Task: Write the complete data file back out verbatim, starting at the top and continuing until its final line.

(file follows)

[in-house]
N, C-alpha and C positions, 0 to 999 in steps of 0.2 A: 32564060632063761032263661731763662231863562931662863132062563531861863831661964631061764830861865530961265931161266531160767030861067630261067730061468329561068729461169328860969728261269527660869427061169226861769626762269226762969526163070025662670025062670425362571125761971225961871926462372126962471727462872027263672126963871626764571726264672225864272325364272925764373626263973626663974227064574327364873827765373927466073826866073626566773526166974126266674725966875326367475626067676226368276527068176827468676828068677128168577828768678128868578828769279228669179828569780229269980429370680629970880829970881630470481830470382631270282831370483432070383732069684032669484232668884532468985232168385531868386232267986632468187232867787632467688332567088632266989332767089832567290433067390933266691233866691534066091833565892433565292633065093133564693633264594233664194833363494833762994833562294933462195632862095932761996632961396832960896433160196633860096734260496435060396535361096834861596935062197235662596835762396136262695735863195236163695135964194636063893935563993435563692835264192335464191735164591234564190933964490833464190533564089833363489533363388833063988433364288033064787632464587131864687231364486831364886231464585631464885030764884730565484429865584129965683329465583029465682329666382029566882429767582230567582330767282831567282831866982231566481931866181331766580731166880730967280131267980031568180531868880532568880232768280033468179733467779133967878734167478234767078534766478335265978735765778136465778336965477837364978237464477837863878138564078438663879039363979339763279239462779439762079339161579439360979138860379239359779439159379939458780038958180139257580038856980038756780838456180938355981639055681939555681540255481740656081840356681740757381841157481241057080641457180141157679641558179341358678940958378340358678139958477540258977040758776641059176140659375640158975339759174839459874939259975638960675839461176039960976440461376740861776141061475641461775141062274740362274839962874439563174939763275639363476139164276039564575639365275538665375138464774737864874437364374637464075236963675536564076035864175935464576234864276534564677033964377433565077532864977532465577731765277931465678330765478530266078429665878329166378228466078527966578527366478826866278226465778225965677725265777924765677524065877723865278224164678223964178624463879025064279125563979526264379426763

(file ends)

[in-house]
N, C-alpha and C positions, 0 to 999 in steps of 0.2 A: 32564060632063761032263661731763662231863562931662863132062563531861863831661964631061764830861865530961265931161266531160767030861067630261067730061468329561068729461169328860969728261269527660869427061169226861769626762269226762969526163070025662670025062670425362571125761971225961871926462372126962471727462872027263672126963871626764571726264672225864272325364272925764373626263973626663974227064574327364873827765373927466073826866073626566773526166974126266674725966875326367475626067676226368276527068176827468676828068677128168577828768678128868578828769279228669179828569780229269980429370680629970880829970881630470481830470382631270282831370483432070383732069684032669484232668884532468985232168385531868386232267986632468187232867787632467688332567088632266989332767089832567290433067390933266691233866691534066091833565892433565292633065093133564693633264594233664194833363494833762994833562294933462195632862095932761996632961396832960896433160196633860096734260496435060396535361096834861596935062197235662596835762396136262695735863195236163695135964194636063893935563993435563692835264192335464191735164591234564190933964490833464190533564089833363489533363388833063988433364288033064787632464587131864687231364486831364886231464585631464885030764884730565484429865584129965683329465583029465682329666382029566882429767582230567582330767282831567282831866982231566481931866181331766580731166880730967280131267980031568180531868880532568880232768280033468179733467779133967878734167478234767078534766478335265978735765778136465778336965477837364978237464477837863878138564078438663879039363979339763279239462779439762079339161579439360979138860379239359779439159379939458780038958180139257580038856980038756780838456180938355981639055681939555681540255481740656081840356681740757381841157481241057080641457180141157679641558179341358678940958378340358678139958477540258977040758776641059176140659375640158975339759174839459874939259975638960675839461176039960976440461376740861776141061475641461775141062274740362274839962874439563174939763275639363476139164276039564575639365275538665375138464774737864874437364374637464075236963675536564076035864175935464576234864276534564677033964377433565077532864977532465577731765277931465678330765478530266078429665878329166378228466078527966578527366478826866278226465778225965677725265777924765677524065877723865278224164678223964178624463879025064279125563979526264379426763